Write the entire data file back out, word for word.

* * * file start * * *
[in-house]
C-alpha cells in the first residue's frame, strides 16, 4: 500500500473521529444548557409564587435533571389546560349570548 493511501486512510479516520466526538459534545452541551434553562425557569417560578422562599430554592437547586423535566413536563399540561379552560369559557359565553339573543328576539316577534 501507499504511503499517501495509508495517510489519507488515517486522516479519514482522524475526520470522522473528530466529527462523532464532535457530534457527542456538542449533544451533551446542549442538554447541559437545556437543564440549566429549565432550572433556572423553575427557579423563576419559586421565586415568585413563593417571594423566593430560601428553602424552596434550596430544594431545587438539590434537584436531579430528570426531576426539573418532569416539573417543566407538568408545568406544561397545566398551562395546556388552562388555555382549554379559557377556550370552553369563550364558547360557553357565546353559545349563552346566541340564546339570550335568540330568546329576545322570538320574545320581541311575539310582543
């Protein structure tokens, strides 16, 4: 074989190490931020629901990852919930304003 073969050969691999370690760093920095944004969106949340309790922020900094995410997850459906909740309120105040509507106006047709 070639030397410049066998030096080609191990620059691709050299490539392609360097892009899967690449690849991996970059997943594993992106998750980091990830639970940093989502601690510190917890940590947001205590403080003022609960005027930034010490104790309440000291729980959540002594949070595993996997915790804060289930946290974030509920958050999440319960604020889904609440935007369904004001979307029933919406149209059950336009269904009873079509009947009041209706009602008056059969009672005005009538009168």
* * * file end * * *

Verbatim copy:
[in-house]
C-alpha cells in the first residue's frame, strides 16, 4: 500500500473521529444548557409564587435533571389546560349570548 493511501486512510479516520466526538459534545452541551434553562425557569417560578422562599430554592437547586423535566413536563399540561379552560369559557359565553339573543328576539316577534 501507499504511503499517501495509508495517510489519507488515517486522516479519514482522524475526520470522522473528530466529527462523532464532535457530534457527542456538542449533544451533551446542549442538554447541559437545556437543564440549566429549565432550572433556572423553575427557579423563576419559586421565586415568585413563593417571594423566593430560601428553602424552596434550596430544594431545587438539590434537584436531579430528570426531576426539573418532569416539573417543566407538568408545568406544561397545566398551562395546556388552562388555555382549554379559557377556550370552553369563550364558547360557553357565546353559545349563552346566541340564546339570550335568540330568546329576545322570538320574545320581541311575539310582543
């Protein structure tokens, strides 16, 4: 074989190490931020629901990852919930304003 073969050969691999370690760093920095944004969106949340309790922020900094995410997850459906909740309120105040509507106006047709 070639030397410049066998030096080609191990620059691709050299490539392609360097892009899967690449690849991996970059997943594993992106998750980091990830639970940093989502601690510190917890940590947001205590403080003022609960005027930034010490104790309440000291729980959540002594949070595993996997915790804060289930946290974030509920958050999440319960604020889904609440935007369904004001979307029933919406149209059950336009269904009873079509009947009041209706009602008056059969009672005005009538009168």